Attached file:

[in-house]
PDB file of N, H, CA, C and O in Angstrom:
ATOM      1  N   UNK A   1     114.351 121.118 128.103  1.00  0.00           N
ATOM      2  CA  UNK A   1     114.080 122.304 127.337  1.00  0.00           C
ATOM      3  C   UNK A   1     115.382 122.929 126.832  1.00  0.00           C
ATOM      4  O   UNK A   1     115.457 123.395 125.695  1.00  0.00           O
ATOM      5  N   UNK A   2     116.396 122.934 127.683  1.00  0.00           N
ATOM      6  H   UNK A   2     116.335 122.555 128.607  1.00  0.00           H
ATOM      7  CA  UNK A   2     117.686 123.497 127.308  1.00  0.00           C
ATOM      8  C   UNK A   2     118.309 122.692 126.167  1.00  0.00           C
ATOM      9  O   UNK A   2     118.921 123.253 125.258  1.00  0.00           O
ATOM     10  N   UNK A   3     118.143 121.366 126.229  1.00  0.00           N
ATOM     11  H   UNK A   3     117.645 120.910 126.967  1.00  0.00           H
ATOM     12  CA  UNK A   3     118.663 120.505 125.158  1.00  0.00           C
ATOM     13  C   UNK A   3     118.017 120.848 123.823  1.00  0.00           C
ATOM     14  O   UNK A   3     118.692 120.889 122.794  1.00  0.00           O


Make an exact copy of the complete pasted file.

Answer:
[in-house]
PDB file of N, H, CA, C and O in Angstrom:
ATOM      1  N   UNK A   1     114.351 121.118 128.103  1.00  0.00           N
ATOM      2  CA  UNK A   1     114.080 122.304 127.337  1.00  0.00           C
ATOM      3  C   UNK A   1     115.382 122.929 126.832  1.00  0.00           C
ATOM      4  O   UNK A   1     115.457 123.395 125.695  1.00  0.00           O
ATOM      5  N   UNK A   2     116.396 122.934 127.683  1.00  0.00           N
ATOM      6  H   UNK A   2     116.335 122.555 128.607  1.00  0.00           H
ATOM      7  CA  UNK A   2     117.686 123.497 127.308  1.00  0.00           C
ATOM      8  C   UNK A   2     118.309 122.692 126.167  1.00  0.00           C
ATOM      9  O   UNK A   2     118.921 123.253 125.258  1.00  0.00           O
ATOM     10  N   UNK A   3     118.143 121.366 126.229  1.00  0.00           N
ATOM     11  H   UNK A   3     117.645 120.910 126.967  1.00  0.00           H
ATOM     12  CA  UNK A   3     118.663 120.505 125.158  1.00  0.00           C
ATOM     13  C   UNK A   3     118.017 120.848 123.823  1.00  0.00           C
ATOM     14  O   UNK A   3     118.692 120.889 122.794  1.00  0.00           O